"This spirit of the commanders at the front - that was the spirit throughout the war," adds Lt. Col. Cohen.
After the fall of the late Lt. Col. Greenberg, his predecessor in the position, Lt. Col. Yuval Mazuz, arrived and regained command of the 13th Battalion until the withdrawal from the Strip and his official transfer to Turgeman's command.
How do you begin to command a battalion that has suffered such blows? Turgeman: "During the incident, I was on the other side of Shijayiah. A day later, when they started talking to me about taking command, the feelings were mixed; to replace a regiment commander like Tomer who was killed, in a battalion that took heavy casualties on October 7. Everyone told me 'Come, restore the battalion'. When I arrived and met the commanders and the fighters in the battalion, I realized that apart from the bereaved families, there was no one who needed morale boost. The strengths there were enormous even before I got there, thanks to Tomer. This is a battalion that, after all it had suffered on October 7, turned the tables, and went to war. When I saw the amount of mental strength there, I knew the pep talk I was about to give was not necessary."
Cohen: "Tomer was evacuated at 8 p.m., and at 4:00 a.m. Mazuz has already led the battalion to an attack."
When asked about the bright spots in this war as far as they are concerned, they all agreed on the capabilities of the commanders and the young fighters. "When combatants and commanders enter such a war without operational experience, it's complex," says Ohayon. "As a commander, I'm always worried - am I preparing them well enough for the mission? And in this maneuver, I realized that they were up to the task, in all respects. In this entire maneuver, there was not a single soldier, let alone a commander, who came up to me asking when it would be finished ".
Suleiman: "There is no point in Gaza we wanted to reach, that we didn't reach. All commanders follow the orders. There is no such thing as 'No'. On the other hand, they ask questions and have professional doubt on everything."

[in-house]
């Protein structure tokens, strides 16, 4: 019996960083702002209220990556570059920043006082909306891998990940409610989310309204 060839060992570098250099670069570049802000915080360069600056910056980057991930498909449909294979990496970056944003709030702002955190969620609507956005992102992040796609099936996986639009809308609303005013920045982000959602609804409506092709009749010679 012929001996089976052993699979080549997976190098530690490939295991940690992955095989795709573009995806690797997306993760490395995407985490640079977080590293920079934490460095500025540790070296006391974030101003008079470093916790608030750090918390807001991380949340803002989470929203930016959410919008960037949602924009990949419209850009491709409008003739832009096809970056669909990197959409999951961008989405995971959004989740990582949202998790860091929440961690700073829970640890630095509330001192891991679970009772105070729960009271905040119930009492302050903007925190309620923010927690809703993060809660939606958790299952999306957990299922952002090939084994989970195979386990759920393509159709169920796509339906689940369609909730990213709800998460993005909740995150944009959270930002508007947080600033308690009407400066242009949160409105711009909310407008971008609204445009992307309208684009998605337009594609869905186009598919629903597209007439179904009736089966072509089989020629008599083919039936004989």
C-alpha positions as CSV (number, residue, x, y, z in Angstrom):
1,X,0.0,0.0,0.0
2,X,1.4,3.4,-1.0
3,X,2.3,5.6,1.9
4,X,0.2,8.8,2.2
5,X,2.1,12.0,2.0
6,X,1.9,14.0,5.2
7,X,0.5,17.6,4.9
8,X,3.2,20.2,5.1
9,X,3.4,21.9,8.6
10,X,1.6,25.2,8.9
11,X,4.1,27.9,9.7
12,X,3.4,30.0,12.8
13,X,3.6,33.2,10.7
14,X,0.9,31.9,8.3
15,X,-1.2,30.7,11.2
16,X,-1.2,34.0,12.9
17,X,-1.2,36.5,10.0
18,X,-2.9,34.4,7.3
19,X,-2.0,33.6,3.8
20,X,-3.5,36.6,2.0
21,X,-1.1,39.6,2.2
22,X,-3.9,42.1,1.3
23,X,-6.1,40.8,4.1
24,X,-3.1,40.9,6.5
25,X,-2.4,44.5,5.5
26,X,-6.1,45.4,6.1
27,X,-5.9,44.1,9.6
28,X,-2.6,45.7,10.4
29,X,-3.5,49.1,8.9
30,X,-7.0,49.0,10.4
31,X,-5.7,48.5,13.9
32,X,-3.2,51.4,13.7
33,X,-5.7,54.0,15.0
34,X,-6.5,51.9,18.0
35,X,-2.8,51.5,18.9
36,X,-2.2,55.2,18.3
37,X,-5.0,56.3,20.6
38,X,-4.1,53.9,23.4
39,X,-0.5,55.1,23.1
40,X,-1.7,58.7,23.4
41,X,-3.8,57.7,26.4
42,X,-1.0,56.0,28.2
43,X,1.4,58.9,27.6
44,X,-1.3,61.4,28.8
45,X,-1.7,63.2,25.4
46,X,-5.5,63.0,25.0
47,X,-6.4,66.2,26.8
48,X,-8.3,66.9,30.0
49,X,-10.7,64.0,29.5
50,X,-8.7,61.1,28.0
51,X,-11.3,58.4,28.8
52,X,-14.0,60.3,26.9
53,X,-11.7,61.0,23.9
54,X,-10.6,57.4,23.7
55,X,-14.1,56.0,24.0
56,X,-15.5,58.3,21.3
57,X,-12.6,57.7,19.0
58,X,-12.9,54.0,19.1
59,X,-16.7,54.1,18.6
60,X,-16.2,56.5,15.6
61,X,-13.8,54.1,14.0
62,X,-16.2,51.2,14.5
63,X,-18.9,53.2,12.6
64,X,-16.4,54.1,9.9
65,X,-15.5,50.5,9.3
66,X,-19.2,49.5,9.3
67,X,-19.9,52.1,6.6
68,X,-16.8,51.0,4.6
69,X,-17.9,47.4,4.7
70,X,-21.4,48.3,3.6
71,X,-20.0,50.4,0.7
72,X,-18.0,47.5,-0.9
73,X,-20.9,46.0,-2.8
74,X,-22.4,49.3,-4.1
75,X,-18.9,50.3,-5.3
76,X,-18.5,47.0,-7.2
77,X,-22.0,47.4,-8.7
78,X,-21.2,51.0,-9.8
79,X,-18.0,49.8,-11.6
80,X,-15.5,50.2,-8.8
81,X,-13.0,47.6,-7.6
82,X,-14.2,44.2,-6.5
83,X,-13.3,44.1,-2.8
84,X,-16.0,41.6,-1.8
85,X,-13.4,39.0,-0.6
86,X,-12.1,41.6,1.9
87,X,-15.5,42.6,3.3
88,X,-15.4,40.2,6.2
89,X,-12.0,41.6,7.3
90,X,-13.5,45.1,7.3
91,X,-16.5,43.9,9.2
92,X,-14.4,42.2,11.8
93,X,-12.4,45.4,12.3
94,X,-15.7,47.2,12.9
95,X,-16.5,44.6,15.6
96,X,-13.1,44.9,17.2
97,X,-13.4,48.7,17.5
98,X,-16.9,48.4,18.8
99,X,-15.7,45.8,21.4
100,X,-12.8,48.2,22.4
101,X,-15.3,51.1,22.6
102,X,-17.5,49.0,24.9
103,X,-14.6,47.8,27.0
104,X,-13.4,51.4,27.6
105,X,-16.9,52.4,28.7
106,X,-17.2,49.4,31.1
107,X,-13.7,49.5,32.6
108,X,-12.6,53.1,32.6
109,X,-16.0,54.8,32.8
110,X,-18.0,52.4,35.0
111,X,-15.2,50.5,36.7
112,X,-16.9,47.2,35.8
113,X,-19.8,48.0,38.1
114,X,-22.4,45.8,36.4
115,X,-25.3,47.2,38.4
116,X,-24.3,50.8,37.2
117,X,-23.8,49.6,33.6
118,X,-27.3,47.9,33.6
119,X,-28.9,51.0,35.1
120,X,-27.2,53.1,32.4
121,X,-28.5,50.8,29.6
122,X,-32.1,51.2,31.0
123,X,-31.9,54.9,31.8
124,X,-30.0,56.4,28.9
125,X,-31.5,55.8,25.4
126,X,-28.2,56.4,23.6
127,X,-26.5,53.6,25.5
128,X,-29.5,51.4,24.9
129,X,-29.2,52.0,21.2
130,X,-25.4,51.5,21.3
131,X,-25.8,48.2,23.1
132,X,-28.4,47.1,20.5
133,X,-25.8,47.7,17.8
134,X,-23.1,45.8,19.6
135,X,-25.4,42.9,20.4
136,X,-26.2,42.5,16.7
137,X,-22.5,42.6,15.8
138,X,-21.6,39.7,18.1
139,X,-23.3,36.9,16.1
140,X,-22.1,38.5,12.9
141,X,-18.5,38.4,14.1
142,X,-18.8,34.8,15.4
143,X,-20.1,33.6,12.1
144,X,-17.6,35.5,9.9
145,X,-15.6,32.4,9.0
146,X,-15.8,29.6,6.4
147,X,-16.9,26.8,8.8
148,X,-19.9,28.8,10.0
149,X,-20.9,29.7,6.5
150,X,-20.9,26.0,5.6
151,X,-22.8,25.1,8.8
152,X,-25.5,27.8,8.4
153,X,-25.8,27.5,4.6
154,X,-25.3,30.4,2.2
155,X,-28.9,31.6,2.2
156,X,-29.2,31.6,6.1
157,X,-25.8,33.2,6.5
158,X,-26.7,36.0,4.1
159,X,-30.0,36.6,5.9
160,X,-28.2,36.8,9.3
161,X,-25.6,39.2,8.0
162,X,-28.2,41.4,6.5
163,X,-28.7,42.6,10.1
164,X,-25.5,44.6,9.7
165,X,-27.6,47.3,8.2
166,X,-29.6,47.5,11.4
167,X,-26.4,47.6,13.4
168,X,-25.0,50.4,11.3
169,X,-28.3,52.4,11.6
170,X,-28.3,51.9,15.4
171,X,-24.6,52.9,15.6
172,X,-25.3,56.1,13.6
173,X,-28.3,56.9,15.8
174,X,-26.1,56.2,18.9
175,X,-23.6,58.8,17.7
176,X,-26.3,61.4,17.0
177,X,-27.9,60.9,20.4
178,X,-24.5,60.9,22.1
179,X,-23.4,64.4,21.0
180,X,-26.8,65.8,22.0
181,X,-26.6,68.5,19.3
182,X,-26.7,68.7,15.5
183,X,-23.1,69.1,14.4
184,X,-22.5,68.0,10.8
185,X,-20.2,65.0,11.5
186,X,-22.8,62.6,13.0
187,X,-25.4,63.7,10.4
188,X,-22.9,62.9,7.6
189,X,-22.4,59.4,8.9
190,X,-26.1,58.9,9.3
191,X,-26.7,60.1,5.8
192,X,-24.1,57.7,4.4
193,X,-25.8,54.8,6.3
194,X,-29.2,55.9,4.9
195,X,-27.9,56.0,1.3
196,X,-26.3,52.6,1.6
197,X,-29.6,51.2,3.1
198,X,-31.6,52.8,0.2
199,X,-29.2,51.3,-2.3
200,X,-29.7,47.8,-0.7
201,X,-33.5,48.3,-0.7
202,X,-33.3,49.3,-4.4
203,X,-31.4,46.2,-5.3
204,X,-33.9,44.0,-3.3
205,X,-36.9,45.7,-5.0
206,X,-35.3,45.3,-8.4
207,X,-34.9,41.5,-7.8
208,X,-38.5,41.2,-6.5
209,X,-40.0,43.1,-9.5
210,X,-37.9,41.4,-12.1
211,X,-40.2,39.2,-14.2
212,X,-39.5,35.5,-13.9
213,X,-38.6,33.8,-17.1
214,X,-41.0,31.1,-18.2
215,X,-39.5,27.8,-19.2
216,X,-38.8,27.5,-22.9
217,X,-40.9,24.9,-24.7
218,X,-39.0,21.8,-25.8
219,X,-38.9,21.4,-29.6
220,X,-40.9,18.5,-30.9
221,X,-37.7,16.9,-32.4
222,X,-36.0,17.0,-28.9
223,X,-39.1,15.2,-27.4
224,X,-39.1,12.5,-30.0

Ohayon: "They challenge you and raise professional questions. And this is very important."
Cohen: "We also pass on these questions to the division commander and the major general. This is how we learn. From the bottom up. The comments come from the field."
Lt. Col. Cohen is also satisfied with the destruction that remains in the Gaza Strip. In the first half a mile in Shuja'iyya there is nothing left. But this is still not the case in the entire strip. There are places where we could have acted more strongly. And of course, there are still hostages."
"When they told us to leave, it frustrated us," Ohayon explains, "We understand the importance of what we are doing and what still needs to be done in the north, but we have not yet completed the mission in the Strip."
Turgeman: "As a regiment commander, I was glad to see all the strengths of the army. I also think that this war will entail a huge change in the army, which until now has mainly invested in intelligence and the air force, namely, put money on bombs, rather than military shoes. The maneuver proved itself. The sense of capability is also huge. When talking about taking over southern Lebanon, there is no longer doubt about our capablity to do it. You just say the word, and we do it."
Cohen and Ohayon say they share Turgeman's feeling. "Especially in this period, after the Holocaust Remembrance Day," Ohayon says, "when someone says he intends to destroy you, you should take him seriously. I don't know if [an attack on] Hezbollah will happen now or in two years, but it will happen. We have been preparing for three months. Hezbollah will not threaten the existence of Israel in the north. This will never happen. We have a whole region of evacuated Israelis who have been made refugees in their own country. This is crazy. "
Cohen: "After the Holocaust, we said, 'never again,' and on October 7 this happened again. People were slaughtered. Women were raped. October 7 left me with a strong sense of failure. We were not activated in the right places. If I had known what was happening in Be'eri... we could have acted much better if we had an updated information. But this will never happen again. I can feel how my soldiers are anxious to fight here in the north. They are anticipating, ready with their weapons."
Turgeman: "You have to go into the settlements of Yir'on or Avivim to understand the meaning of a 'ghost settlement'. I had a conversation yesterday with my company, and one of the soldiers asked me, 'When can the evacuees return home?"
And as for those on the other side of the border, do they also keep a safety distance? Turgeman: "They also have an internal security zone. They are not here. They fled north. Maroun al-Ras is also evacuated now. There is no longer an Iranian boardwalk. For every movement they make – there's an attack. They moved more than 3 miles away. All the villages close to the border are evacuated."
And now we've just celebrated Israel's Independence Day," Ohayon says. "Those who were there on October 7, fighting and witnessing the sights, understand: this threat must end. We can't go on otherwise. The fighters understand, the army understands, but we engage in tactics and are not decision makers. One way or another - this must be resolved."